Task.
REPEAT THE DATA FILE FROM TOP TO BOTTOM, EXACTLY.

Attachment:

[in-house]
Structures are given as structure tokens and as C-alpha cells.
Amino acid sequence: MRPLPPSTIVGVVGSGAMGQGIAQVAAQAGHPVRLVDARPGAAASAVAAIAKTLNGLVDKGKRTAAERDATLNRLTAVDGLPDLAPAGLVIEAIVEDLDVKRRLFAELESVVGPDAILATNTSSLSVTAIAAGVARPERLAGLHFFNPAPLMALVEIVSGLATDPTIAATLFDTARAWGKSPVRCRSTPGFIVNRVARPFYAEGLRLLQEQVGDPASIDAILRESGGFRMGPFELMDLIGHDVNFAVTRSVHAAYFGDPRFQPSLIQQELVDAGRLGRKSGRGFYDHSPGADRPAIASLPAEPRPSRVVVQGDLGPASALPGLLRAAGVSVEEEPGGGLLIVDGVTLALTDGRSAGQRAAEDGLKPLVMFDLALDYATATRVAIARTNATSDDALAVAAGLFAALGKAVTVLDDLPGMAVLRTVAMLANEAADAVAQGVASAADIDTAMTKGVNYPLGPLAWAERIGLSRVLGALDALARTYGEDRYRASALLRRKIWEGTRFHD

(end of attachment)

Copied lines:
[in-house]
Structures are given as structure tokens and as C-alpha cells.
Amino acid sequence: MRPLPPSTIVGVVGSGAMGQGIAQVAAQAGHPVRLVDARPGAAASAVAAIAKTLNGLVDKGKRTAAERDATLNRLTAVDGLPDLAPAGLVIEAIVEDLDVKRRLFAELESVVGPDAILATNTSSLSVTAIAAGVARPERLAGLHFFNPAPLMALVEIVSGLATDPTIAATLFDTARAWGKSPVRCRSTPGFIVNRVARPFYAEGLRLLQEQVGDPASIDAILRESGGFRMGPFELMDLIGHDVNFAVTRSVHAAYFGDPRFQPSLIQQELVDAGRLGRKSGRGFYDHSPGADRPAIASLPAEPRPSRVVVQGDLGPASALPGLLRAAGVSVEEEPGGGLLIVDGVTLALTDGRSAGQRAAEDGLKPLVMFDLALDYATATRVAIARTNATSDDALAVAAGLFAALGKAVTVLDDLPGMAVLRTVAMLANEAADAVAQGVASAADIDTAMTKGVNYPLGPLAWAERIGLSRVLGALDALARTYGEDRYRASALLRRKIWEGTRFHD